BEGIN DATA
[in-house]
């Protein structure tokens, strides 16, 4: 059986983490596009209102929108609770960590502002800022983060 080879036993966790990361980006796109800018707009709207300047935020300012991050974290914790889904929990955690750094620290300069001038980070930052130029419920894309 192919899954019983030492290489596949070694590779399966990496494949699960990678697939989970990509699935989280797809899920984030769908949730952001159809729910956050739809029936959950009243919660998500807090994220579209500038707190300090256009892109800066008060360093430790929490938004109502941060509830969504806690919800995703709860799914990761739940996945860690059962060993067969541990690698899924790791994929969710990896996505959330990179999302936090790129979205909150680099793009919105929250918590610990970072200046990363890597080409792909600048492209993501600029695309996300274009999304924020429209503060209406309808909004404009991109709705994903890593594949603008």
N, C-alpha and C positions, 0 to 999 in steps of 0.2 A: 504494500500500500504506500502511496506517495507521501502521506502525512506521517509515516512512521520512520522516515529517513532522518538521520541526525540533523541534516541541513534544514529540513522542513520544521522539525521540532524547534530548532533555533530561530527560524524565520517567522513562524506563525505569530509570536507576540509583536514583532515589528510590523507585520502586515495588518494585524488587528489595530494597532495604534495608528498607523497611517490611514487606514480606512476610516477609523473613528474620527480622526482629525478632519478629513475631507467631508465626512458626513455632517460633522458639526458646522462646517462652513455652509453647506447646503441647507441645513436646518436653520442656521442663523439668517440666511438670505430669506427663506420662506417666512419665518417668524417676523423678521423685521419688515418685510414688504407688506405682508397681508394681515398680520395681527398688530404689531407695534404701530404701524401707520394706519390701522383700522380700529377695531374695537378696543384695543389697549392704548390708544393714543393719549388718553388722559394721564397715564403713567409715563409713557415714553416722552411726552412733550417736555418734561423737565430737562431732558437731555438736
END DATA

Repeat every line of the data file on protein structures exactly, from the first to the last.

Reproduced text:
[in-house]
């Protein structure tokens, strides 16, 4: 059986983490596009209102929108609770960590502002800022983060 080879036993966790990361980006796109800018707009709207300047935020300012991050974290914790889904929990955690750094620290300069001038980070930052130029419920894309 192919899954019983030492290489596949070694590779399966990496494949699960990678697939989970990509699935989280797809899920984030769908949730952001159809729910956050739809029936959950009243919660998500807090994220579209500038707190300090256009892109800066008060360093430790929490938004109502941060509830969504806690919800995703709860799914990761739940996945860690059962060993067969541990690698899924790791994929969710990896996505959330990179999302936090790129979205909150680099793009919105929250918590610990970072200046990363890597080409792909600048492209993501600029695309996300274009999304924020429209503060209406309808909004404009991109709705994903890593594949603008």
N, C-alpha and C positions, 0 to 999 in steps of 0.2 A: 504494500500500500504506500502511496506517495507521501502521506502525512506521517509515516512512521520512520522516515529517513532522518538521520541526525540533523541534516541541513534544514529540513522542513520544521522539525521540532524547534530548532533555533530561530527560524524565520517567522513562524506563525505569530509570536507576540509583536514583532515589528510590523507585520502586515495588518494585524488587528489595530494597532495604534495608528498607523497611517490611514487606514480606512476610516477609523473613528474620527480622526482629525478632519478629513475631507467631508465626512458626513455632517460633522458639526458646522462646517462652513455652509453647506447646503441647507441645513436646518436653520442656521442663523439668517440666511438670505430669506427663506420662506417666512419665518417668524417676523423678521423685521419688515418685510414688504407688506405682508397681508394681515398680520395681527398688530404689531407695534404701530404701524401707520394706519390701522383700522380700529377695531374695537378696543384695543389697549392704548390708544393714543393719549388718553388722559394721564397715564403713567409715563409713557415714553416722552411726552412733550417736555418734561423737565430737562431732558437731555438736